Workers wearing Hazmat suits spraying disinfectant clouds on city streets, building boundaries, park benches and even parcels have become commonplace in China during the violence.
In Shanghai, the epicenter of the country’s biggest violence, state media reported that thousands of workers had been organized into groups to kill germs in areas, focusing on those known to be Covid patients – a move the government did not see as important in curbing the spread of Omicron diversity.
But the practice is often very stretching. It seems that any outdoor area is in danger of being routed by workers using leaf-cutting disinfectants, as China’s strict “zero-Covid” policy continues to be obsessed with cleaning up everything.
In Shanghai, firefighters have been fired from their jobs to play a role in disinfection, the local youth wing has recruited volunteers from paramedics, and paramedics from remote parts of China have been put on a pilot list – often strapped to a ropes. on heavy machinery and full hazmat.
In some areas of Shanghai, specialized chemical production stations have been set up, and in some vehicles they are equipped with chemical tanks and equipment such as pesticides for firing on the streets, according to local media. Antimicrobial robots have been set up at train stations, and have been set up to guard other solitary confinement centers.
But these efforts – and others, such as insisting on workers wearing hazmat suits and cries, recorded messages playing in a loop reminding people how to protect themselves from the disease – could be a waste of time, effort and resources.
Experts say that transmission of the virus to polluted areas is very low – and that cleaning outdoor areas such as parks and city streets is useless and, worse, could be detrimental to public health.
“Robots and street spraying are actions designed to strengthen public confidence in government actions,” said Nicholas Thomas, an associate professor at City University of Hong Kong, who noted how Chinese authorities have long cited environmental pollution as part of their rhetoric. that it is possible that the virus did not originate in China.
“It is a problem when politics dominates and divides the science of the epidemic – more efforts must be made to strengthen politics through actions that do not increase the security of the affected people to the same degree.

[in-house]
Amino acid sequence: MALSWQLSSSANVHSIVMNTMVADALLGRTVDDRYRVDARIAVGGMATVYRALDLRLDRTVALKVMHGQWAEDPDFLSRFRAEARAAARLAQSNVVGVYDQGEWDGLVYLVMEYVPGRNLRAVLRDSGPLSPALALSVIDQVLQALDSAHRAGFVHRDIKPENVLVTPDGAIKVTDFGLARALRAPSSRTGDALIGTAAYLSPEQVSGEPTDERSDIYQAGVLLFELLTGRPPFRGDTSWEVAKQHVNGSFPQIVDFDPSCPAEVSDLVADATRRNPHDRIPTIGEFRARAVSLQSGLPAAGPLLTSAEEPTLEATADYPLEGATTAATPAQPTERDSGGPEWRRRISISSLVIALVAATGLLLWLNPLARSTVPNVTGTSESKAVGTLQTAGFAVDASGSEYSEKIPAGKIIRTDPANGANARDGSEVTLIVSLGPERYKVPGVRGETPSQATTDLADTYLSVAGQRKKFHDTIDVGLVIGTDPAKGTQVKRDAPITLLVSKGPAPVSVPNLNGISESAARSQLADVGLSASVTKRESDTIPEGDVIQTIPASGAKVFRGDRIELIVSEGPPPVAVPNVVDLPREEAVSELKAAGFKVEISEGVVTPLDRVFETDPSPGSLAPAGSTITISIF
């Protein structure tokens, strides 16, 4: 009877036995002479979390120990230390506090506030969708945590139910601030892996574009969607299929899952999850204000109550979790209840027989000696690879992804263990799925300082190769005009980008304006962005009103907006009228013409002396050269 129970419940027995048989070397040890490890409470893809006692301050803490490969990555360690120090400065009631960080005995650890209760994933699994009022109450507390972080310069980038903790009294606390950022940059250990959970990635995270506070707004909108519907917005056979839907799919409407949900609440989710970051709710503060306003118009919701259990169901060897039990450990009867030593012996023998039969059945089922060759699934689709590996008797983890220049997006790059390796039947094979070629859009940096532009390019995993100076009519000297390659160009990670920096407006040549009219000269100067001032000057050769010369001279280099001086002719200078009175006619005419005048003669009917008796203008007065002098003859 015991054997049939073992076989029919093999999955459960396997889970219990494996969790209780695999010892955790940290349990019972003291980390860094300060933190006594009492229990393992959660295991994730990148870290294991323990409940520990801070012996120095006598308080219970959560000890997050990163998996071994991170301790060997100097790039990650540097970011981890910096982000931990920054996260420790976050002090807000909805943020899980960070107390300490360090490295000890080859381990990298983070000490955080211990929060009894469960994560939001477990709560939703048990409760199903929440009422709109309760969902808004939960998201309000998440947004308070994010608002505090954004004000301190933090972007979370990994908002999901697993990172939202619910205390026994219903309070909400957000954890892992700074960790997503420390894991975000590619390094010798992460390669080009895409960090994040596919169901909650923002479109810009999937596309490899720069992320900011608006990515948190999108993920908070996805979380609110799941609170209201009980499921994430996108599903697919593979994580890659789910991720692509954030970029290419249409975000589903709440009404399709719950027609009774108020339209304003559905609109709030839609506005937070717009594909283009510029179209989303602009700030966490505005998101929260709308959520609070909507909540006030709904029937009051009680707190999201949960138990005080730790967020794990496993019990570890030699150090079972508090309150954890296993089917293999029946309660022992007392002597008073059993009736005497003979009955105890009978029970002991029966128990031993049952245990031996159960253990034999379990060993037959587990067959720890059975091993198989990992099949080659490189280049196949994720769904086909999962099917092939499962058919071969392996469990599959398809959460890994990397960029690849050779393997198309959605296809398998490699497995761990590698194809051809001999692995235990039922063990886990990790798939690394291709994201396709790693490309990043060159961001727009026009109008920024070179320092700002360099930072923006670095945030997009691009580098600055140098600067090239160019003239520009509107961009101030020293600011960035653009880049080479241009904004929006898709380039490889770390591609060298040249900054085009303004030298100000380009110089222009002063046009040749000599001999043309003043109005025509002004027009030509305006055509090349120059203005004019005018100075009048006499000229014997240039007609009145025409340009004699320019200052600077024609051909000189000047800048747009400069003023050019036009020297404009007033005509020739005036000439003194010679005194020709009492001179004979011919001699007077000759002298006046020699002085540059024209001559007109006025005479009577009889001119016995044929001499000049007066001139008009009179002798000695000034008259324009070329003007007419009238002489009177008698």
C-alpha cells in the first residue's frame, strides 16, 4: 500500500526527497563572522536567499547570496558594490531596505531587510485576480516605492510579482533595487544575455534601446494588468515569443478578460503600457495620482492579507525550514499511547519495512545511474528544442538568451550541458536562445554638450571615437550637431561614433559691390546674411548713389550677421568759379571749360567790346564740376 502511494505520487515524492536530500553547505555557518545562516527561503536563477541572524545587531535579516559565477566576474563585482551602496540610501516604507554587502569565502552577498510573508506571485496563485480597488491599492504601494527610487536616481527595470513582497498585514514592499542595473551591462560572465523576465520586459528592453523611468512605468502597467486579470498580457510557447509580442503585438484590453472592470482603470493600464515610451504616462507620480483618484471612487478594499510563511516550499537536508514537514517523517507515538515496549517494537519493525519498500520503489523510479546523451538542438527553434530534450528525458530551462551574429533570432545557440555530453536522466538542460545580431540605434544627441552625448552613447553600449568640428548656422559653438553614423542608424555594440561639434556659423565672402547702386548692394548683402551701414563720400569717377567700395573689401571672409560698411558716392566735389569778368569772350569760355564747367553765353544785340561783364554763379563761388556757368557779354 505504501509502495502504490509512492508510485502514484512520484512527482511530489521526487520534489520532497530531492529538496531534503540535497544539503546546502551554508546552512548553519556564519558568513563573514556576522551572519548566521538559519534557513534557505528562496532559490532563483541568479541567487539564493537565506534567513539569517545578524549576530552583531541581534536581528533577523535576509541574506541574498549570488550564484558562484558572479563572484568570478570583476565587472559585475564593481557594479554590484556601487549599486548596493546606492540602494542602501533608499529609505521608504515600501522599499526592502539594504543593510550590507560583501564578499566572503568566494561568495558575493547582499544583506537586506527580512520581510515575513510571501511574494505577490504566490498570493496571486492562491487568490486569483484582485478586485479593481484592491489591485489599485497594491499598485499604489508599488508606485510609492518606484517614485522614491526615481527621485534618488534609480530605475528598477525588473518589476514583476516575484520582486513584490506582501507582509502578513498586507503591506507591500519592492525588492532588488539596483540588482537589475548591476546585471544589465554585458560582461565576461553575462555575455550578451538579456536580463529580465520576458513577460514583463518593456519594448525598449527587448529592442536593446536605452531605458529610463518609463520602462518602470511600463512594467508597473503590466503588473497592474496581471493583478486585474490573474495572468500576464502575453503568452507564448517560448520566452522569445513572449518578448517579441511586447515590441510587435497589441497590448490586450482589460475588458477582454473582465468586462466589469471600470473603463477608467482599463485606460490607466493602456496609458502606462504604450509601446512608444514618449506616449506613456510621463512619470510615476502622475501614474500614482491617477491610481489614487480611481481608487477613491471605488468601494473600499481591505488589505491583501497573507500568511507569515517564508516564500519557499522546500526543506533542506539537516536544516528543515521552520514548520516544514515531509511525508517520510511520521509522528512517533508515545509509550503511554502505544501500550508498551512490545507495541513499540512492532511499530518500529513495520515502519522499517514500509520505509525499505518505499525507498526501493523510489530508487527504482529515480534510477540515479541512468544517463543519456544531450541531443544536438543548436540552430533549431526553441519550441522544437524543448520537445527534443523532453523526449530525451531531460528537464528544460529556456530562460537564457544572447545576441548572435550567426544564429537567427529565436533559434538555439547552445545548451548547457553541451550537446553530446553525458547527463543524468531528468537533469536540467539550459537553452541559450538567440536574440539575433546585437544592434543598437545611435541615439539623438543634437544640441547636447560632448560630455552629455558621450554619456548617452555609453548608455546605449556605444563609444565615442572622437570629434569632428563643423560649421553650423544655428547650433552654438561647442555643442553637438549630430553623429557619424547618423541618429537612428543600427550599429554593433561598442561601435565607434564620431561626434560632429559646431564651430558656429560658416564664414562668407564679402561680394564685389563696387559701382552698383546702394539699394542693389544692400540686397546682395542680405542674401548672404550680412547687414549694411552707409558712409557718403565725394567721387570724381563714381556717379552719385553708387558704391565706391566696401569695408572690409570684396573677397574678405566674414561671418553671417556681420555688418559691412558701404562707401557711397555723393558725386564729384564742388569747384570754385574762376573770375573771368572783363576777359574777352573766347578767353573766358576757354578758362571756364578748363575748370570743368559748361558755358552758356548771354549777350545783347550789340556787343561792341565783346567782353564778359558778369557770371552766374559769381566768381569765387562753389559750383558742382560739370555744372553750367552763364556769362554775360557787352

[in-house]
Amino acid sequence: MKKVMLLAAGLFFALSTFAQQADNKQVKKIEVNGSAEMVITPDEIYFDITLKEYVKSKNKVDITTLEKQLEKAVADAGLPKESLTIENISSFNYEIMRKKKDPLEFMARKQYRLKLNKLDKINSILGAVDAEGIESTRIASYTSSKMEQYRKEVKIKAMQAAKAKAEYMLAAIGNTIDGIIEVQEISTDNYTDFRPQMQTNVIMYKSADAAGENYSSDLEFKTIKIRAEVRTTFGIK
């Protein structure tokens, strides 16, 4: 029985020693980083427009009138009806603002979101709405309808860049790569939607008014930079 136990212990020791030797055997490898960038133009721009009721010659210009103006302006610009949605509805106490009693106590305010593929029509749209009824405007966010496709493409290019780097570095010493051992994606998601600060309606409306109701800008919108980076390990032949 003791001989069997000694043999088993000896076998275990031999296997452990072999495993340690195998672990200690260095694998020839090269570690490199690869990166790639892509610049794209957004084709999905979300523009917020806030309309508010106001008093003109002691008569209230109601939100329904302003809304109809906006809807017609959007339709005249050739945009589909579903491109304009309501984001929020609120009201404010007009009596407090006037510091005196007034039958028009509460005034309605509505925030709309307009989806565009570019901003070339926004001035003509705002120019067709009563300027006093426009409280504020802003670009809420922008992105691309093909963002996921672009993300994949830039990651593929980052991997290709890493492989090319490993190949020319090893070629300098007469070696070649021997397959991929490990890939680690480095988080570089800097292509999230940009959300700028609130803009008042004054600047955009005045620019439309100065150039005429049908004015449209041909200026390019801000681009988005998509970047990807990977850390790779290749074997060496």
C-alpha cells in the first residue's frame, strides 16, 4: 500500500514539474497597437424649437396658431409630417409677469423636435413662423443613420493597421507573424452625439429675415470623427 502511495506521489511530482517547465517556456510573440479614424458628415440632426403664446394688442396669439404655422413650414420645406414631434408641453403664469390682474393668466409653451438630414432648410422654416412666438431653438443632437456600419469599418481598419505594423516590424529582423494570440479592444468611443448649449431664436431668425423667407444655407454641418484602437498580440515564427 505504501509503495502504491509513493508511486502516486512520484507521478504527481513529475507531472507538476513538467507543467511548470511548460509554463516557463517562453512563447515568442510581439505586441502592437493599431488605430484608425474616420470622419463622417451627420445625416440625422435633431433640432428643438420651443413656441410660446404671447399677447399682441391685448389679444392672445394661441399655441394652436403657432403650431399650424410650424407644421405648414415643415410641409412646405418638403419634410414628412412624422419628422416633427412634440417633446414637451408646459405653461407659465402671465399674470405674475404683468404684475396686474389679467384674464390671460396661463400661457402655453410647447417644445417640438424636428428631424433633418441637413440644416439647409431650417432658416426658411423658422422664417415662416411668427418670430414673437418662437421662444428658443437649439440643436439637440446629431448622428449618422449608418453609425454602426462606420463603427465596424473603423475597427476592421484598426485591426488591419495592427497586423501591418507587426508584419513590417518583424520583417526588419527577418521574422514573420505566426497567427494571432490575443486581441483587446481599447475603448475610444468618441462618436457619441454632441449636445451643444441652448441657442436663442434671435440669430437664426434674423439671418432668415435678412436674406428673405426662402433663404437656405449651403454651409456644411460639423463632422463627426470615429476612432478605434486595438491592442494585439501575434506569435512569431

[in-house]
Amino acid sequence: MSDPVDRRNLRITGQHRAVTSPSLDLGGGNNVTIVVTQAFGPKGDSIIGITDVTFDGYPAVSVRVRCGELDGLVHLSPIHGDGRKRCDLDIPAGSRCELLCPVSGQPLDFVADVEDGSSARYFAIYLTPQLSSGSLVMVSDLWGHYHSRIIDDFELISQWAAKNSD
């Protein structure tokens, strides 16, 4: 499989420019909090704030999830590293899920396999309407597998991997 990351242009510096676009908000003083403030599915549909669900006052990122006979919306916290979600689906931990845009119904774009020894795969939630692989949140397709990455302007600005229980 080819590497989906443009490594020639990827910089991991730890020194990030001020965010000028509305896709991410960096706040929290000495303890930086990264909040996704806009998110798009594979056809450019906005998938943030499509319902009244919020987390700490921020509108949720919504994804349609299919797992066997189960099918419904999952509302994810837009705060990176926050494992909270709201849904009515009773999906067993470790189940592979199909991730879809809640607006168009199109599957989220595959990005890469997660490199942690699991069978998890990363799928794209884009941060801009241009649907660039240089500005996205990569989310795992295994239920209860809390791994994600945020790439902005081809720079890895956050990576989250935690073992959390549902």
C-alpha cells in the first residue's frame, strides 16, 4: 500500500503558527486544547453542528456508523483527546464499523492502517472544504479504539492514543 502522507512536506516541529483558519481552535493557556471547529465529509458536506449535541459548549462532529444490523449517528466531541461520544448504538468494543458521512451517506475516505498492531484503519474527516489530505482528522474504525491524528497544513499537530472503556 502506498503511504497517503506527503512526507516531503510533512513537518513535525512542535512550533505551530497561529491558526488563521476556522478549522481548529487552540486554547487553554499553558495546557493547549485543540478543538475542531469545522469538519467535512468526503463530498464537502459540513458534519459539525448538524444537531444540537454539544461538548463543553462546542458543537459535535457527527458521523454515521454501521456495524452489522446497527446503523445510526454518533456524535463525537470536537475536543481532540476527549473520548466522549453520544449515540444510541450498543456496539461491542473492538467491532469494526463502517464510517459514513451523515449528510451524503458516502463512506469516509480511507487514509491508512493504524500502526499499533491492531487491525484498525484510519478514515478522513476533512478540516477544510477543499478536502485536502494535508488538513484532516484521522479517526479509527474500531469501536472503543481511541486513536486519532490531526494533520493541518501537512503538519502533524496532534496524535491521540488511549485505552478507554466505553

Mass disinfection is part of China’s long-standing campaign against the risk of Covid-19 infection in much of the world which it considers too small to authorize past hand washing and sterilization measures, such as those in busy public places as well. where food is treated or Covid-19 patients are treated.
In a scientific document last year, the US Centers for Disease Control and Prevention said scientific research suggested that contact with the Covid-19 contaminated site had a lower chance of causing one in 10,000 infections. Such research has prompted many to consider the public outcry as a “hygiene theater” as opposed to any reasonable preventive measure.
Mass disinfection was not part of Western disease control measures “because public health officials follow science,” according to Emanuel Goldman, professor of biology at Rutgers-New Jersey Medical School.
“(It is not possible) that any conditions are caused by contact with contaminated areas. The virus dies quickly without the person being infected … and it is transmitted improperly with the fingers,” he said. “Washing hands with soap and water, is all you need to reduce the risk to zero.”
In China, where strict practices are focused on eradicating any spread of the virus, concerns about pollution stem from the first months of the epidemic, especially after Chinese officials said a market boom in Beijing may have begun because the worker was infected. in handling imported frozen, contaminated salmon.
Although the World Health Organization says that “people are less likely to be able to get Covid-19 through food or food packaging, Chinese authorities have repeatedly targeted imports from other countries or other polluted areas, such as airports or international mail, who carry diseases.
This has led to a number of very different measures in China such as surveying foreign trade to detect the virus and disinfect large quantities of frozen goods from overseas, with some cities issuing various antimicrobial orders for mail and parcels worldwide – albe nationally. A health expert said earlier this year there was not enough evidence that such cold sores could carry the virus.
And as Beijing sought to redefine the history of the origin of coronavirus, first discovered in China, officials have speculated that the virus may have been introduced into frozen goods in the first place – an idea widely disputed by international experts.
While there is some evidence that the virus can remain contagious in frozen packages, countries that may want to deal with this risk are different, according to Leo Poon, a professor at the University of Hong Kong’s School of Public Health.
“In countries that use a termination strategy, this is very dangerous. However, in many countries now, this may not be important at all,” he said.
But when it comes to touching a typical environment, this “is not a great Covid-19 transmission mode,” he said, adding antivirus in the interior would be a good idea.
In areas such as Shanghai, where resources have already been expanded as the city struggles to cope with the weekly closure, deploying volunteers and staff for the purpose of disinfection may place undue focus.